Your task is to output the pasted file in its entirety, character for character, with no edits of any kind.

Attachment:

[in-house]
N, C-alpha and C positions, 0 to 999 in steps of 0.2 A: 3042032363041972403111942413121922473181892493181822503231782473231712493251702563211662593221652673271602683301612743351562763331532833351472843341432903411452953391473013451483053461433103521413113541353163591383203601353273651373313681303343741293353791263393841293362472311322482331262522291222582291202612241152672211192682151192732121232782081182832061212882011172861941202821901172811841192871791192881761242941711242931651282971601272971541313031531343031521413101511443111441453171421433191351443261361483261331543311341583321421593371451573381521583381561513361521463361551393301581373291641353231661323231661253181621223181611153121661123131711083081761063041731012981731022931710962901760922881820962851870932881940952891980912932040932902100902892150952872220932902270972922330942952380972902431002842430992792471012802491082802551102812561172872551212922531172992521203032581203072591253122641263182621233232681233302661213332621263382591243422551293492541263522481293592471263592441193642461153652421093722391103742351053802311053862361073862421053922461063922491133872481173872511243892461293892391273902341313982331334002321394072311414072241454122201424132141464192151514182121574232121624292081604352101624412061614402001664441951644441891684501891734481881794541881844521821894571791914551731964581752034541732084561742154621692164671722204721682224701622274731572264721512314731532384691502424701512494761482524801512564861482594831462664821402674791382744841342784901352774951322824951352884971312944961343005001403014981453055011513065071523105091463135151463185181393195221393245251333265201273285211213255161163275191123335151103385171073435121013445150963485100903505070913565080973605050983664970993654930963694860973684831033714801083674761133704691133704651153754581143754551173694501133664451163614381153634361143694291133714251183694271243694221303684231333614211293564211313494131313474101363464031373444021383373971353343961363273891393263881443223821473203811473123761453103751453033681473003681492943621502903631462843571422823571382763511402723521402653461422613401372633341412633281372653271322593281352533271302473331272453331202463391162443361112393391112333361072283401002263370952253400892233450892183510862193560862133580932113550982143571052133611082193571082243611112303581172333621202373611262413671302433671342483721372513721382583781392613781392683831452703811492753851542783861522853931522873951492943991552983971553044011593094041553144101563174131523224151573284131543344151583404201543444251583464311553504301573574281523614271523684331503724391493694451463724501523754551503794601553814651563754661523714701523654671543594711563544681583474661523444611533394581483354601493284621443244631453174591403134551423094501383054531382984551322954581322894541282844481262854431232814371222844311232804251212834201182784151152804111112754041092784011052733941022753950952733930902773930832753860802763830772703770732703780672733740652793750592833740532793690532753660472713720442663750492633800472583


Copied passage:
[in-house]
N, C-alpha and C positions, 0 to 999 in steps of 0.2 A: 3042032363041972403111942413121922473181892493181822503231782473231712493251702563211662593221652673271602683301612743351562763331532833351472843341432903411452953391473013451483053461433103521413113541353163591383203601353273651373313681303343741293353791263393841293362472311322482331262522291222582291202612241152672211192682151192732121232782081182832061212882011172861941202821901172811841192871791192881761242941711242931651282971601272971541313031531343031521413101511443111441453171421433191351443261361483261331543311341583321421593371451573381521583381561513361521463361551393301581373291641353231661323231661253181621223181611153121661123131711083081761063041731012981731022931710962901760922881820962851870932881940952891980912932040932902100902892150952872220932902270972922330942952380972902431002842430992792471012802491082802551102812561172872551212922531172992521203032581203072591253122641263182621233232681233302661213332621263382591243422551293492541263522481293592471263592441193642461153652421093722391103742351053802311053862361073862421053922461063922491133872481173872511243892461293892391273902341313982331334002321394072311414072241454122201424132141464192151514182121574232121624292081604352101624412061614402001664441951644441891684501891734481881794541881844521821894571791914551731964581752034541732084561742154621692164671722204721682224701622274731572264721512314731532384691502424701512494761482524801512564861482594831462664821402674791382744841342784901352774951322824951352884971312944961343005001403014981453055011513065071523105091463135151463185181393195221393245251333265201273285211213255161163275191123335151103385171073435121013445150963485100903505070913565080973605050983664970993654930963694860973684831033714801083674761133704691133704651153754581143754551173694501133664451163614381153634361143694291133714251183694271243694221303684231333614211293564211313494131313474101363464031373444021383373971353343961363273891393263881443223821473203811473123761453103751453033681473003681492943621502903631462843571422823571382763511402723521402653461422613401372633341412633281372653271322593281352533271302473331272453331202463391162443361112393391112333361072283401002263370952253400892233450892183510862193560862133580932113550982143571052133611082193571082243611112303581172333621202373611262413671302433671342483721372513721382583781392613781392683831452703811492753851542783861522853931522873951492943991552983971553044011593094041553144101563174131523224151573284131543344151583404201543444251583464311553504301573574281523614271523684331503724391493694451463724501523754551503794601553814651563754661523714701523654671543594711563544681583474661523444611533394581483354601493284621443244631453174591403134551423094501383054531382984551322954581322894541282844481262854431232814371222844311232804251212834201182784151152804111112754041092784011052733941022753950952733930902773930832753860802763830772703770732703780672733740652793750592833740532793690532753660472713720442663750492633800472583